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Headline USA

Arms Manufacturers in the United States Cultivate the Latin Market | The State

Gun store in Las Vegas.

Photo:
ROBYN BECK / AFP / Getty Images

The sale of firearms grows in the United States in times of crisis and both manufacturers and the National Rifle Association (NRA), with an eye on the growing influence of Latinos, intensify their sales campaigns, Josh told Efe today Sugarmann, executive director of the Violence Policy Center (VPC).

A VPC study titled “How the Gun Industry and NRA Promote Guns in Communities of Color”Documents campaigns launched in 2015 that include videos, social media, articles, and ads targeting African Americans, Latinos, and women.

Related: Walmart will once again display firearms on its sales floors

“The traditional clientele for firearms was mostly made up of white men, but that segment has stalled, “explained Sugarmann. “The reasons are several: urbanization leaves fewer people in rural areas and there has been an increase in households headed by women.”

“Fewer children go with their father to hunt and more are those who stay at home with video games,” he added, although, he noted, the industry expects those “violent and realistic games open an interest in the possession of pistols and rifles“.

A market for the future

“As the tobacco and liquor industries have done, as sales to white men have stagnated, they have diversified advertising to women and children,” Sugarmann said.

The reason for this change in focus is commercial – the cultivation of the market of the future – but it is also political: the increasing participation of women in politics and the sheer growth in numbers of the Latino population make these two groups potential allies in the future disputes around gun control.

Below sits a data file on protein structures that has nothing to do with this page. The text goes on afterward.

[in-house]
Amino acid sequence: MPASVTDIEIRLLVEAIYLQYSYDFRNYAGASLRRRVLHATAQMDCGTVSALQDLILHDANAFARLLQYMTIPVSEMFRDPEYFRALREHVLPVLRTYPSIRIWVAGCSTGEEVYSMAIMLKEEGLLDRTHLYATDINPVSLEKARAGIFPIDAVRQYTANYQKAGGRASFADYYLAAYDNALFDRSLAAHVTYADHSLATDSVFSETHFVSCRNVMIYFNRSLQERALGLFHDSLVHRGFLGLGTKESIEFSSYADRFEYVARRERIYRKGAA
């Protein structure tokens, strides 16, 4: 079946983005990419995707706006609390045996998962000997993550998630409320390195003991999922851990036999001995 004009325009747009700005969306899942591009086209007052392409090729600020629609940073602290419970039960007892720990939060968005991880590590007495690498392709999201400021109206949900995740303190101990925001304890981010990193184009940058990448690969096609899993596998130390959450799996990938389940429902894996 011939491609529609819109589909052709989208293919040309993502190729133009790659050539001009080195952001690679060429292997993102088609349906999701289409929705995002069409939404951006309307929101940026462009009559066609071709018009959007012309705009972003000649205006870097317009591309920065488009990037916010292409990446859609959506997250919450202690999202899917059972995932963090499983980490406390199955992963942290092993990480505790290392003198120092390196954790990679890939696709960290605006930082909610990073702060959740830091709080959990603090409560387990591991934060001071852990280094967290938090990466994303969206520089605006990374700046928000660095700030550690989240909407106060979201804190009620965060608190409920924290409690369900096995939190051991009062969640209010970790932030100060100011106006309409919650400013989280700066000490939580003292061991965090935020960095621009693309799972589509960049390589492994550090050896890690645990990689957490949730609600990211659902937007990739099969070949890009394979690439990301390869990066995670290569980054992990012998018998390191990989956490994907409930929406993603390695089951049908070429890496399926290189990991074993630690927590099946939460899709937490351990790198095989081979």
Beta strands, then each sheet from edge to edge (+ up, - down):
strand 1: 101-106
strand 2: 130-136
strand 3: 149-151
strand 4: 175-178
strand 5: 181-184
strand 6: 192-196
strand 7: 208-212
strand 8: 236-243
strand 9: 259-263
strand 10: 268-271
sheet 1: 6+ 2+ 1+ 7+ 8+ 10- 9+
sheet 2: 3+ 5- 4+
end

The report includes examples of magazine ads by gun manufacturers such as Glock, KEL-TEC, Smith & Wesson and Springfield Armory featuring African American, Asian and Latino models of both sexes.

The promotional texts indicate that “It is a jungle in the street” or recommend to the reader “Protect yourself with the new HELLCAT 9mm (pistol) from Springfield Armory”, a weapon of easy concealed carry due to its small size and that accepts a magazine with 11 rounds and another with 13, plus the bullet in the chamber.

According to National Shooting Sports Foundation (NSSF), representing the firearms industry, in the first half of last year, as the pandemic spread and cities across the country were the scene of peaceful and violent protests, gun stores saw an increase in 95% in the sale of weapons and 139% in that of ammunition.